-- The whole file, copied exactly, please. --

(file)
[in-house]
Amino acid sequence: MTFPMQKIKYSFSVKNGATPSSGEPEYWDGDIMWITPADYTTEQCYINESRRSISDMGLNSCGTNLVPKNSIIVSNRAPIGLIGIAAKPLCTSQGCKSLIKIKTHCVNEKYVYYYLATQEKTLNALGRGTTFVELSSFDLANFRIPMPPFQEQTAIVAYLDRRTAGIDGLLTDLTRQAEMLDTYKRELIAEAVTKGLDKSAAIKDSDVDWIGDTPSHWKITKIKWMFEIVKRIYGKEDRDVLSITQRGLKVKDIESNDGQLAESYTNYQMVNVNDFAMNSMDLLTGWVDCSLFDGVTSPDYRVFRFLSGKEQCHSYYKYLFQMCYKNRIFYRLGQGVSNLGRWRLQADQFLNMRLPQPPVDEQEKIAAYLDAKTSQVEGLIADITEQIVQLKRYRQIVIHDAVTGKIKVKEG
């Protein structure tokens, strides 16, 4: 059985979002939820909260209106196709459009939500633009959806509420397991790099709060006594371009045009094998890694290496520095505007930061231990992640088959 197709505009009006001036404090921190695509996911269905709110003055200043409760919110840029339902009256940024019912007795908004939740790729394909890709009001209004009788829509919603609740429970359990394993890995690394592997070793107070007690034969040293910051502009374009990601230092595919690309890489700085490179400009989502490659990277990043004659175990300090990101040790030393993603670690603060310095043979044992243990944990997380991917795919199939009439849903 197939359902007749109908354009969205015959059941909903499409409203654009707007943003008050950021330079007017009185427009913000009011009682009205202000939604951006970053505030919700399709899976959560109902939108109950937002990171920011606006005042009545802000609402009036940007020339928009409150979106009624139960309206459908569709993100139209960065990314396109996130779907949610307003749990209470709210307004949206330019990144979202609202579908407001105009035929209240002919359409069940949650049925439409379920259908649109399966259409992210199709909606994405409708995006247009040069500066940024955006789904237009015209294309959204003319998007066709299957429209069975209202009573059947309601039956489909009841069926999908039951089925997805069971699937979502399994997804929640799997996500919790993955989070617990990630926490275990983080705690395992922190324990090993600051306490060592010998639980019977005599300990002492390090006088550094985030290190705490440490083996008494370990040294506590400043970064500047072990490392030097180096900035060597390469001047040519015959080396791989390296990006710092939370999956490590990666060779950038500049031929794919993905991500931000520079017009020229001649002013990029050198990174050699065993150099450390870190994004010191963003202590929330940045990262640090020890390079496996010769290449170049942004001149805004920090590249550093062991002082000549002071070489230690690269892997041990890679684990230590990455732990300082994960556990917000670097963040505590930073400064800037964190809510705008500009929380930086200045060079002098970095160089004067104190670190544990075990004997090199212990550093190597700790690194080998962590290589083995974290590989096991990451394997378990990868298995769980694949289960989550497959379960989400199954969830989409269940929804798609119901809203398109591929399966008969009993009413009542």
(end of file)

[in-house]
Amino acid sequence: MTFPMQKIKYSFSVKNGATPSSGEPEYWDGDIMWITPADYTTEQCYINESRRSISDMGLNSCGTNLVPKNSIIVSNRAPIGLIGIAAKPLCTSQGCKSLIKIKTHCVNEKYVYYYLATQEKTLNALGRGTTFVELSSFDLANFRIPMPPFQEQTAIVAYLDRRTAGIDGLLTDLTRQAEMLDTYKRELIAEAVTKGLDKSAAIKDSDVDWIGDTPSHWKITKIKWMFEIVKRIYGKEDRDVLSITQRGLKVKDIESNDGQLAESYTNYQMVNVNDFAMNSMDLLTGWVDCSLFDGVTSPDYRVFRFLSGKEQCHSYYKYLFQMCYKNRIFYRLGQGVSNLGRWRLQADQFLNMRLPQPPVDEQEKIAAYLDAKTSQVEGLIADITEQIVQLKRYRQIVIHDAVTGKIKVKEG
């Protein structure tokens, strides 16, 4: 059985979002939820909260209106196709459009939500633009959806509420397991790099709060006594371009045009094998890694290496520095505007930061231990992640088959 197709505009009006001036404090921190695509996911269905709110003055200043409760919110840029339902009256940024019912007795908004939740790729394909890709009001209004009788829509919603609740429970359990394993890995690394592997070793107070007690034969040293910051502009374009990601230092595919690309890489700085490179400009989502490659990277990043004659175990300090990101040790030393993603670690603060310095043979044992243990944990997380991917795919199939009439849903 197939359902007749109908354009969205015959059941909903499409409203654009707007943003008050950021330079007017009185427009913000009011009682009205202000939604951006970053505030919700399709899976959560109902939108109950937002990171920011606006005042009545802000609402009036940007020339928009409150979106009624139960309206459908569709993100139209960065990314396109996130779907949610307003749990209470709210307004949206330019990144979202609202579908407001105009035929209240002919359409069940949650049925439409379920259908649109399966259409992210199709909606994405409708995006247009040069500066940024955006789904237009015209294309959204003319998007066709299957429209069975209202009573059947309601039956489909009841069926999908039951089925997805069971699937979502399994997804929640799997996500919790993955989070617990990630926490275990983080705690395992922190324990090993600051306490060592010998639980019977005599300990002492390090006088550094985030290190705490440490083996008494370990040294506590400043970064500047072990490392030097180096900035060597390469001047040519015959080396791989390296990006710092939370999956490590990666060779950038500049031929794919993905991500931000520079017009020229001649002013990029050198990174050699065993150099450390870190994004010191963003202590929330940045990262640090020890390079496996010769290449170049942004001149805004920090590249550093062991002082000549002071070489230690690269892997041990890679684990230590990455732990300082994960556990917000670097963040505590930073400064800037964190809510705008500009929380930086200045060079002098970095160089004067104190670190544990075990004997090199212990550093190597700790690194080998962590290589083995974290590989096991990451394997378990990868298995769980694949289960989550497959379960989400199954969830989409269940929804798609119901809203398109591929399966008969009993009413009542």